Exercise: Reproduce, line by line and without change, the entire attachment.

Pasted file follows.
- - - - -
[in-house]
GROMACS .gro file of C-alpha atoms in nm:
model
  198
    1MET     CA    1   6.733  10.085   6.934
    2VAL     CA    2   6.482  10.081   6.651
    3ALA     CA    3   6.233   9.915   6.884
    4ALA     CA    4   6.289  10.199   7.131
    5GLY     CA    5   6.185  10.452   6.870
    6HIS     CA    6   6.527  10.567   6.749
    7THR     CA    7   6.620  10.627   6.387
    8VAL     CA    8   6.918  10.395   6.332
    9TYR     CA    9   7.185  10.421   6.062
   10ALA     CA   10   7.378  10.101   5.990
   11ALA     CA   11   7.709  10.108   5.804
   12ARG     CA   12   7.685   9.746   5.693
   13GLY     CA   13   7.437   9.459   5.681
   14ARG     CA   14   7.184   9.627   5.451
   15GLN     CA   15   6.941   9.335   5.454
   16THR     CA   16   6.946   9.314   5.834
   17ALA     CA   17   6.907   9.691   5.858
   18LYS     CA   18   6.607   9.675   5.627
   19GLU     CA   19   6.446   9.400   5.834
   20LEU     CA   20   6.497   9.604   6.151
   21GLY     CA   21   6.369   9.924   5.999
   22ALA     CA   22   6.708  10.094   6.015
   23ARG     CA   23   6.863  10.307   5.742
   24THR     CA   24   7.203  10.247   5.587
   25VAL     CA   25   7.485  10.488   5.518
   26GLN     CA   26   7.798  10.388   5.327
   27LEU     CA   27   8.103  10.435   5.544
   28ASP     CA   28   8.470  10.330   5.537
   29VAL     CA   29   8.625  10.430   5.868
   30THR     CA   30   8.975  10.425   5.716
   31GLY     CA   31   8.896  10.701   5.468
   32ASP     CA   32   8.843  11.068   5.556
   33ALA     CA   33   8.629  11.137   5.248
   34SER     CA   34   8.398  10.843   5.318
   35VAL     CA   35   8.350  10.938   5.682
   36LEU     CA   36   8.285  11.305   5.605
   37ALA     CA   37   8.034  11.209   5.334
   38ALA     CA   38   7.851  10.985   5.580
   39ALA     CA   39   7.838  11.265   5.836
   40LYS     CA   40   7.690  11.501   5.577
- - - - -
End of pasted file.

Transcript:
[in-house]
GROMACS .gro file of C-alpha atoms in nm:
model
  198
    1MET     CA    1   6.733  10.085   6.934
    2VAL     CA    2   6.482  10.081   6.651
    3ALA     CA    3   6.233   9.915   6.884
    4ALA     CA    4   6.289  10.199   7.131
    5GLY     CA    5   6.185  10.452   6.870
    6HIS     CA    6   6.527  10.567   6.749
    7THR     CA    7   6.620  10.627   6.387
    8VAL     CA    8   6.918  10.395   6.332
    9TYR     CA    9   7.185  10.421   6.062
   10ALA     CA   10   7.378  10.101   5.990
   11ALA     CA   11   7.709  10.108   5.804
   12ARG     CA   12   7.685   9.746   5.693
   13GLY     CA   13   7.437   9.459   5.681
   14ARG     CA   14   7.184   9.627   5.451
   15GLN     CA   15   6.941   9.335   5.454
   16THR     CA   16   6.946   9.314   5.834
   17ALA     CA   17   6.907   9.691   5.858
   18LYS     CA   18   6.607   9.675   5.627
   19GLU     CA   19   6.446   9.400   5.834
   20LEU     CA   20   6.497   9.604   6.151
   21GLY     CA   21   6.369   9.924   5.999
   22ALA     CA   22   6.708  10.094   6.015
   23ARG     CA   23   6.863  10.307   5.742
   24THR     CA   24   7.203  10.247   5.587
   25VAL     CA   25   7.485  10.488   5.518
   26GLN     CA   26   7.798  10.388   5.327
   27LEU     CA   27   8.103  10.435   5.544
   28ASP     CA   28   8.470  10.330   5.537
   29VAL     CA   29   8.625  10.430   5.868
   30THR     CA   30   8.975  10.425   5.716
   31GLY     CA   31   8.896  10.701   5.468
   32ASP     CA   32   8.843  11.068   5.556
   33ALA     CA   33   8.629  11.137   5.248
   34SER     CA   34   8.398  10.843   5.318
   35VAL     CA   35   8.350  10.938   5.682
   36LEU     CA   36   8.285  11.305   5.605
   37ALA     CA   37   8.034  11.209   5.334
   38ALA     CA   38   7.851  10.985   5.580
   39ALA     CA   39   7.838  11.265   5.836
   40LYS     CA   40   7.690  11.501   5.577